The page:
*Thank you to Hugh MacLeod for the “cartoon on the back of a business card.” I think it’s pretty appropriate to my current predicament.
The concept is simple. A marketer has 15 minutes to present a case study with a maximum of eight slides. Then the audience spends fifteen minutes discussing the case, asking questions and offering comments.
Eric Hagborg is a man with a mission. He wants companies to make their websites work for them. And he told Ottawa CaseCamp how he does this.
What makes a strong corporate Website?
Design is the first thing that people judge your website on.
Second, is it relevant to what they are looking for?
Does the navigation scheme help them to find the content they want once they’ve arrived at your Website?
How can you support these things?
Qualify your visitors as they come to the Website. Feed them information in small doses. Start off with basic information. If they want more, provide them with additional layers of information.
Accommodate all kinds of learners. Balance text, graphics, pictures, graphs, and other kinds of information being provided.
Demonstrate the value up front.
How can you do this?
Start with a professional designer.
Build in User-centric navigation. Don’t focus on yourself. Focus on the needs of your visitors. And design your navigation scheme to respond to their needs. You’ll need to research the needs of your visitors. But this is a worthwhile investment.
Ensure your content is concise and succinct. You’re not writing a novel.
Build in lots of supporting graphics.
Eric illustrated the effectiveness of this approach by citing the experience of his client, ipMonitor to dramatically increase visitor retention and conversions on its website. Following a reworking of their corporate Website, they increased visitor retention by 59% and increased conversions by 128%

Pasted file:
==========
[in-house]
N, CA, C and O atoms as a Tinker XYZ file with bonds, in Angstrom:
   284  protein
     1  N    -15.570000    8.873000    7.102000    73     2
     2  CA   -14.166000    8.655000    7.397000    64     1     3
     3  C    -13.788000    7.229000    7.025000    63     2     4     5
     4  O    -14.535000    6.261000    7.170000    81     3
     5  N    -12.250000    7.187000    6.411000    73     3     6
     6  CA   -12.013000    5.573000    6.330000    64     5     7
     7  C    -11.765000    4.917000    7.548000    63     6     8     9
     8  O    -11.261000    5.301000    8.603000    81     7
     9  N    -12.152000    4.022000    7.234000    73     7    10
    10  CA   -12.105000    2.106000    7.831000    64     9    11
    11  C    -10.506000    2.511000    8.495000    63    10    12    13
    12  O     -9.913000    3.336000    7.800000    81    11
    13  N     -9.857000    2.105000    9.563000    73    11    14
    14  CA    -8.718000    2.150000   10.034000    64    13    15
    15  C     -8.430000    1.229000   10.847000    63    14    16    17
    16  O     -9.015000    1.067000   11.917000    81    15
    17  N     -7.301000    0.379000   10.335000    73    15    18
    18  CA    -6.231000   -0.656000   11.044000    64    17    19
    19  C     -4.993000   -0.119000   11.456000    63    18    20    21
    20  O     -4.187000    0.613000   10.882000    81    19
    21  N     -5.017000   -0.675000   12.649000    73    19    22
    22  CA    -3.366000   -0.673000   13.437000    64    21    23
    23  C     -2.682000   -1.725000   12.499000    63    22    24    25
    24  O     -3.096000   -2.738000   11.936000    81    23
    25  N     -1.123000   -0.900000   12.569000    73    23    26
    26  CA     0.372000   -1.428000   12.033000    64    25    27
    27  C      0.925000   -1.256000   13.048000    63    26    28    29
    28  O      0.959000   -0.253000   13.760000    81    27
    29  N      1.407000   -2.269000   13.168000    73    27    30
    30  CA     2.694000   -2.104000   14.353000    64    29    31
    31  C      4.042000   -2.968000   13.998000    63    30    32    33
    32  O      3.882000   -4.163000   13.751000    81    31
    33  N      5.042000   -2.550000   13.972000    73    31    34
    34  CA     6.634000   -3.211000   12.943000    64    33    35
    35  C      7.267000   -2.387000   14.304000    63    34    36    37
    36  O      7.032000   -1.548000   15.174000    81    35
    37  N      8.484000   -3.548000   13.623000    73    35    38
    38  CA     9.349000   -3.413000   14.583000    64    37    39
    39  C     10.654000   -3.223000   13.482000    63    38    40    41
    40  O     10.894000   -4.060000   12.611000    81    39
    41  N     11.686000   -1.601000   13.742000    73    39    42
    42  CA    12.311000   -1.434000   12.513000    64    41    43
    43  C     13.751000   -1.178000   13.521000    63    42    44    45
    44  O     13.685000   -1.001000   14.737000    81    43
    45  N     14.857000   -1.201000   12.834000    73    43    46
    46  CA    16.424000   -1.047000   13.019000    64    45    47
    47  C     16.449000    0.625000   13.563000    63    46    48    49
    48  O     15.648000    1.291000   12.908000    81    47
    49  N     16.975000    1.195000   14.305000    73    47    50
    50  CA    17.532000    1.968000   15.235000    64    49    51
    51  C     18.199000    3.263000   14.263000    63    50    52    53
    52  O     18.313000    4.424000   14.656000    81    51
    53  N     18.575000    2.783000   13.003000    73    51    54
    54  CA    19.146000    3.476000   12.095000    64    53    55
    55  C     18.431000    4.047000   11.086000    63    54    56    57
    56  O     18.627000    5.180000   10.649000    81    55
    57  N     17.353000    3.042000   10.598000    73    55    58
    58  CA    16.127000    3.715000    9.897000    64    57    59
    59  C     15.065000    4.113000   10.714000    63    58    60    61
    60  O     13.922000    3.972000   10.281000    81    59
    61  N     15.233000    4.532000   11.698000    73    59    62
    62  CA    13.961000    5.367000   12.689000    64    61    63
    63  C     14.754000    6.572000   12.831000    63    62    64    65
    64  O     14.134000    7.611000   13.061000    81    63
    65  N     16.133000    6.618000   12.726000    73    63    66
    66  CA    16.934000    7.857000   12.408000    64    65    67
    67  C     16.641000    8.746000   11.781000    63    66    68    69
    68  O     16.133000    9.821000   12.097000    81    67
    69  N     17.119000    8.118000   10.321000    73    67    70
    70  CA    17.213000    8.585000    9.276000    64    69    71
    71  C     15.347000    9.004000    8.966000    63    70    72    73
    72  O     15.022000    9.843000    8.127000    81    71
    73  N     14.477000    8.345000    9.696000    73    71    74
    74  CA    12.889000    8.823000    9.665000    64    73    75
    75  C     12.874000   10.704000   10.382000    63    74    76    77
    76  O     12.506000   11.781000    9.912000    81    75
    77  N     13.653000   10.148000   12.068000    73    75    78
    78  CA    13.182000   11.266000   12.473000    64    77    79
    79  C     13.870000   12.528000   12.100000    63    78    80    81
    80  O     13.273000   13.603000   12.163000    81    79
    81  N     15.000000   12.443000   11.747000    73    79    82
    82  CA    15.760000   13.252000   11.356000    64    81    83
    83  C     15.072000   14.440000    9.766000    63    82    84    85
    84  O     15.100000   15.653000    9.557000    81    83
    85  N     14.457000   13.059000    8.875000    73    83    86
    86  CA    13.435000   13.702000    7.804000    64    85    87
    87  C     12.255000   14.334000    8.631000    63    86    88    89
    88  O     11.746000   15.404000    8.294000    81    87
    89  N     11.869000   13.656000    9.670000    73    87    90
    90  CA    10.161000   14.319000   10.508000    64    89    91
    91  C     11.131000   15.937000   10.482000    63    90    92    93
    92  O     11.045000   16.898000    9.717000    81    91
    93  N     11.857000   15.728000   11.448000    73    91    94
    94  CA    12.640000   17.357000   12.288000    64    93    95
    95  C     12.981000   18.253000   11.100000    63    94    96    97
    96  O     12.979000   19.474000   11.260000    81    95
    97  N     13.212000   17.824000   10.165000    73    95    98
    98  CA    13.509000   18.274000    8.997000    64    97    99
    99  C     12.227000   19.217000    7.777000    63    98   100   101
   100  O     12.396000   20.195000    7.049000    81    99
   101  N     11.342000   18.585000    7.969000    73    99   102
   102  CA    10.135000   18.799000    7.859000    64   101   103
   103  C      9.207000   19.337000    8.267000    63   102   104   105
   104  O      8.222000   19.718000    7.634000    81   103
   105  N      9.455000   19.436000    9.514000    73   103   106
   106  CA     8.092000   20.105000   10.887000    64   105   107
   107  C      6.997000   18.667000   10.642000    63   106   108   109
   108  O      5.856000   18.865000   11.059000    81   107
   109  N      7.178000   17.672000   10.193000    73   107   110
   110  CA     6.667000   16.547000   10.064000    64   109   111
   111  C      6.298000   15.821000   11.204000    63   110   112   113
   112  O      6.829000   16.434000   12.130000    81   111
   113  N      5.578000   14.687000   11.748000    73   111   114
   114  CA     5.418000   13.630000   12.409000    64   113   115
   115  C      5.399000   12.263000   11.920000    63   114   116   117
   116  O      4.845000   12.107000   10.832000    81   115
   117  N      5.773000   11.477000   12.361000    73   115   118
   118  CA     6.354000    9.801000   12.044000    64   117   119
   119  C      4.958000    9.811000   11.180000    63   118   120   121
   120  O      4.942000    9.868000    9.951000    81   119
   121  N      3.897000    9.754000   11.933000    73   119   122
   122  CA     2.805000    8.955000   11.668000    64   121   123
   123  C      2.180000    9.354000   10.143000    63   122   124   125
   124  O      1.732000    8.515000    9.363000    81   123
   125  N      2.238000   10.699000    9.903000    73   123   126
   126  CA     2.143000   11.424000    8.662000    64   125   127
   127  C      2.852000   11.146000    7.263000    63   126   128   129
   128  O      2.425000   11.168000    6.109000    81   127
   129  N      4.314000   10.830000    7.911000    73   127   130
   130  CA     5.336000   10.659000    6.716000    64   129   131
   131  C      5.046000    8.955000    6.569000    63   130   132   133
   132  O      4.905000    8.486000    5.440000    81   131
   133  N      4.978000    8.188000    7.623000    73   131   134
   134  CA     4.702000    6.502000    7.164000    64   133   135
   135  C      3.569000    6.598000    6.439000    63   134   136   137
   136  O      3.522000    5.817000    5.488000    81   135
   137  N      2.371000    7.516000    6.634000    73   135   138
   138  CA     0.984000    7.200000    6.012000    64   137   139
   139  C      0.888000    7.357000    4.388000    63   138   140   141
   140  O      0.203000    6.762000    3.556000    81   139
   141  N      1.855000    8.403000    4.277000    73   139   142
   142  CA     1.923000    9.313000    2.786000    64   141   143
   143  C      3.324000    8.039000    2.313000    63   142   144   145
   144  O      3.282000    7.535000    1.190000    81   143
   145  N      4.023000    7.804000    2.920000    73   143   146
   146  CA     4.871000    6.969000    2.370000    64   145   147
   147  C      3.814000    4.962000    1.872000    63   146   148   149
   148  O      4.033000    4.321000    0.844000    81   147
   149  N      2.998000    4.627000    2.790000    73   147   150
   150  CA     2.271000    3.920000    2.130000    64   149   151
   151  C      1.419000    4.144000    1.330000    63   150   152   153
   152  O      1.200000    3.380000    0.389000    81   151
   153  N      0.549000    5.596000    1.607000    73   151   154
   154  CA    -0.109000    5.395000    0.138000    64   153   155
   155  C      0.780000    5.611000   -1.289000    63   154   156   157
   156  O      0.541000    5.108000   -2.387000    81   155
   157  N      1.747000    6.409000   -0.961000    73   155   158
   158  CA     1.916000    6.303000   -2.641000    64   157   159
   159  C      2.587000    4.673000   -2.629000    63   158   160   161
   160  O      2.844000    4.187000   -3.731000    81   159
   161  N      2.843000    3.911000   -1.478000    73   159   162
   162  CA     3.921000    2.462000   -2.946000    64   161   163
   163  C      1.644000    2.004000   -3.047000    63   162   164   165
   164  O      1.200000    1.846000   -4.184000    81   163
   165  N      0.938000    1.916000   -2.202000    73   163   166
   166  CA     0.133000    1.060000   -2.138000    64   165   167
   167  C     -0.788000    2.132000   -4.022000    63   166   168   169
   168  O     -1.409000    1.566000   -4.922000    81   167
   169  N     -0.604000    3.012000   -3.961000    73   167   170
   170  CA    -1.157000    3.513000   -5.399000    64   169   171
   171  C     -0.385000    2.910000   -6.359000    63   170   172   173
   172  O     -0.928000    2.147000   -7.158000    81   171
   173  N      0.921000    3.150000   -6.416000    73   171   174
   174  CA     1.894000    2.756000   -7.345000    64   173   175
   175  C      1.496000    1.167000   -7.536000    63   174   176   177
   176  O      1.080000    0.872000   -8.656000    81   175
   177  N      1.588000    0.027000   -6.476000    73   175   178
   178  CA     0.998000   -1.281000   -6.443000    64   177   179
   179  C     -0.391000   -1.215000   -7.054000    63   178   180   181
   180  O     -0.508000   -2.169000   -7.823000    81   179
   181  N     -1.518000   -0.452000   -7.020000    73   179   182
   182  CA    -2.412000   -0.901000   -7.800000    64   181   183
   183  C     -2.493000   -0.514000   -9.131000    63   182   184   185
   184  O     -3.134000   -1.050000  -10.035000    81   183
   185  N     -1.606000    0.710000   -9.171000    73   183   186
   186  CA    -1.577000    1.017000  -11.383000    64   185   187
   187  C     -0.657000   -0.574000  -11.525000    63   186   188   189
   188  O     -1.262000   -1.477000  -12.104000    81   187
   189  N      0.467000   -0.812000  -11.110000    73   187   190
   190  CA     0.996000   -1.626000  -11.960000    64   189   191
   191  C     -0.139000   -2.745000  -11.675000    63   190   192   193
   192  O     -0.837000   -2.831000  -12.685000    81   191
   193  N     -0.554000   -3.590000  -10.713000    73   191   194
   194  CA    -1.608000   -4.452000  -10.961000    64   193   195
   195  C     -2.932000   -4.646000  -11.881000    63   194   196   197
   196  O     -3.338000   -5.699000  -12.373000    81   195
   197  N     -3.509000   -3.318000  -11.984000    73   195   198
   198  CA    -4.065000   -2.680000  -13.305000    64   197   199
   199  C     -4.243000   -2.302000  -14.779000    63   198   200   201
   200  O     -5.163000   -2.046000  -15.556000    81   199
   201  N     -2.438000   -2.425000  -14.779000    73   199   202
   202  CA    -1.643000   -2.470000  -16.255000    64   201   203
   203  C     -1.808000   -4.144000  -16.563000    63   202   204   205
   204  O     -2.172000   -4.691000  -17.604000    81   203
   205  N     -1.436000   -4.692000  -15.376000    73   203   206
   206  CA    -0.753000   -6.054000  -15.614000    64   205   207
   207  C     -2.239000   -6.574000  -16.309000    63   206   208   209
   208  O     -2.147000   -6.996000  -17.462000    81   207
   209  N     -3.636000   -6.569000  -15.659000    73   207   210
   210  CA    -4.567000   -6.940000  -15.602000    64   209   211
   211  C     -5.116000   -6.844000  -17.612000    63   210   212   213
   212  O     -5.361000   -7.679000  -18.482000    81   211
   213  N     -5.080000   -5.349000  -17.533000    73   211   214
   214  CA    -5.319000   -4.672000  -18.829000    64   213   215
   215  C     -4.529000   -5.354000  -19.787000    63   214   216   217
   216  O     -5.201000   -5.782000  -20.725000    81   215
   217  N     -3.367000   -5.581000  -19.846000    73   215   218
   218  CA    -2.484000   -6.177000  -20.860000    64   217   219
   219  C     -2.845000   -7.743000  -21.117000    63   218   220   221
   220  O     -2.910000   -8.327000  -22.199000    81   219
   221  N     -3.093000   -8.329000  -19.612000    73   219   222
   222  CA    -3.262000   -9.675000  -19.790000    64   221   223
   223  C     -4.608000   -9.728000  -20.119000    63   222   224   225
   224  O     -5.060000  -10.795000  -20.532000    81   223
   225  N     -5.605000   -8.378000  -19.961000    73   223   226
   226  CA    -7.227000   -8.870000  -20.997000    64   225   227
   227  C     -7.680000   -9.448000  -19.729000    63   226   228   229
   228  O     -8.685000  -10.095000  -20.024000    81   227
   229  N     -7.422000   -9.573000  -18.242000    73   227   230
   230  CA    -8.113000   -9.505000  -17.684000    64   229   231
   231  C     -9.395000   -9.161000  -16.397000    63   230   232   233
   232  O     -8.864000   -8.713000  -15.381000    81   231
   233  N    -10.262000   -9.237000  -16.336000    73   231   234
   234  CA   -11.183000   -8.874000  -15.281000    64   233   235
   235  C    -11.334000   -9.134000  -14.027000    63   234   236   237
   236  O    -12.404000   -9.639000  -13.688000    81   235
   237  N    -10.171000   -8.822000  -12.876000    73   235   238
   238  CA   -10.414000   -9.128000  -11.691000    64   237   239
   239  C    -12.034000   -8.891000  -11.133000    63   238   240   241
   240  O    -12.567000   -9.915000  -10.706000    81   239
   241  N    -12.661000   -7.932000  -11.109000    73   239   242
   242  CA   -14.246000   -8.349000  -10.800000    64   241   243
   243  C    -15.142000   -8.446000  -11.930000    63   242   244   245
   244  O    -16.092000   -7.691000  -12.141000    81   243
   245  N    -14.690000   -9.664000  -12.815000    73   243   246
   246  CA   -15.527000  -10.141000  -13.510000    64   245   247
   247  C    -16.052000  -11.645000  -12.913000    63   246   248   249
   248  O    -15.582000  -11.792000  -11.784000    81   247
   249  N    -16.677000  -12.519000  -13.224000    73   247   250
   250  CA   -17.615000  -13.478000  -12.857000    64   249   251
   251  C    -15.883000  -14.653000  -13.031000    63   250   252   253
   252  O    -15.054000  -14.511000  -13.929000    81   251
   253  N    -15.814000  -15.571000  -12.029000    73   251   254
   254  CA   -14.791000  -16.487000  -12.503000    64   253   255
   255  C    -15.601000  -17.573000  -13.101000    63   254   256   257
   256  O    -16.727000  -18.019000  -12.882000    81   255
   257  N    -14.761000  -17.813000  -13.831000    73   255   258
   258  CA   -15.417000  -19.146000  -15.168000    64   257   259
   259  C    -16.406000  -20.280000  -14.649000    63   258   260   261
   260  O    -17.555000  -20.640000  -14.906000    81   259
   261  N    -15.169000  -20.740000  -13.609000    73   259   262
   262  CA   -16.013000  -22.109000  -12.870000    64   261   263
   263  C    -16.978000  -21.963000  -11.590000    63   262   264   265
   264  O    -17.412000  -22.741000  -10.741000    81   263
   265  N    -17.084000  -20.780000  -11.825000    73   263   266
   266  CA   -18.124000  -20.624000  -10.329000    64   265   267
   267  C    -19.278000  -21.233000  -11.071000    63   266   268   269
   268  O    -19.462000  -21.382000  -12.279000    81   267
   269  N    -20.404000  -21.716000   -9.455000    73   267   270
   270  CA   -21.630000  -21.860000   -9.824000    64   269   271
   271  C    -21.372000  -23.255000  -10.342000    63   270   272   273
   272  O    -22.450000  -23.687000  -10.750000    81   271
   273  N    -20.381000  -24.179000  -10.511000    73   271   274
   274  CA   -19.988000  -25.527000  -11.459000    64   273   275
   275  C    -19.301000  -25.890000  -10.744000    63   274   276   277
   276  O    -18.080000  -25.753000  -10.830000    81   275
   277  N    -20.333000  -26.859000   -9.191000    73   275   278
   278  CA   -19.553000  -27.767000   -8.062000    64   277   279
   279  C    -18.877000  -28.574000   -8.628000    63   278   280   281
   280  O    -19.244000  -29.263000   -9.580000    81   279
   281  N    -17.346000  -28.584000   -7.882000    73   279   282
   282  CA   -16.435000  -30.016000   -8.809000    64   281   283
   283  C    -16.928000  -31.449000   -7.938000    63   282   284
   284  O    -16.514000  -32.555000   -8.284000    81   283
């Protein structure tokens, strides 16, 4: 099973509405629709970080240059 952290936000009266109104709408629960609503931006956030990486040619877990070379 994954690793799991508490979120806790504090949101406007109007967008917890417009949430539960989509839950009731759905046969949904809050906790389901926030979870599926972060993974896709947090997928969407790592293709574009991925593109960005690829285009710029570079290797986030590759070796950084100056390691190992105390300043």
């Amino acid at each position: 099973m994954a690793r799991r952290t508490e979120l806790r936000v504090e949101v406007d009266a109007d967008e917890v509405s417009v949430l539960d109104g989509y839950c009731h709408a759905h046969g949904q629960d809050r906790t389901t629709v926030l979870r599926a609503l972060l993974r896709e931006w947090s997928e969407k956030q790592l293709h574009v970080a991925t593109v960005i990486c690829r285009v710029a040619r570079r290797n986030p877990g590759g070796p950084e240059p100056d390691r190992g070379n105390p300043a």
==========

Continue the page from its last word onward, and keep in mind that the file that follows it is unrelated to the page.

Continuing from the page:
Pretty good results. And a pretty good presentation from a guy who knows his business.
VOIP wunderblogger Alec Saunders wowed the inaugural CaseCamp Ottawa with a boffo presentation on how he has used his blog to promote the profile and credibility of his company, Iotum.
He started with three benefits to corporate blogging:
Thought leadership. Trying to magnify a point of view and thought and to get other people to pay attention to it.
To try to get communities to grow around your product. A blog is a fabulous tool for creating a conversation around your product and your company. Microsoft has done an extraordinarily good job with this.
Pure visibility. A blog is a way to create more visibility for your company, if properly tied to your corporate Website.
After twelve months of working on his site, Alec’s blog is generating over 184,000 visits a month. He likens this to the equivalent of a small magazine. He ensures that this generates traffic for the Iotum corporate site by crosslinking regularly to the Iotum site.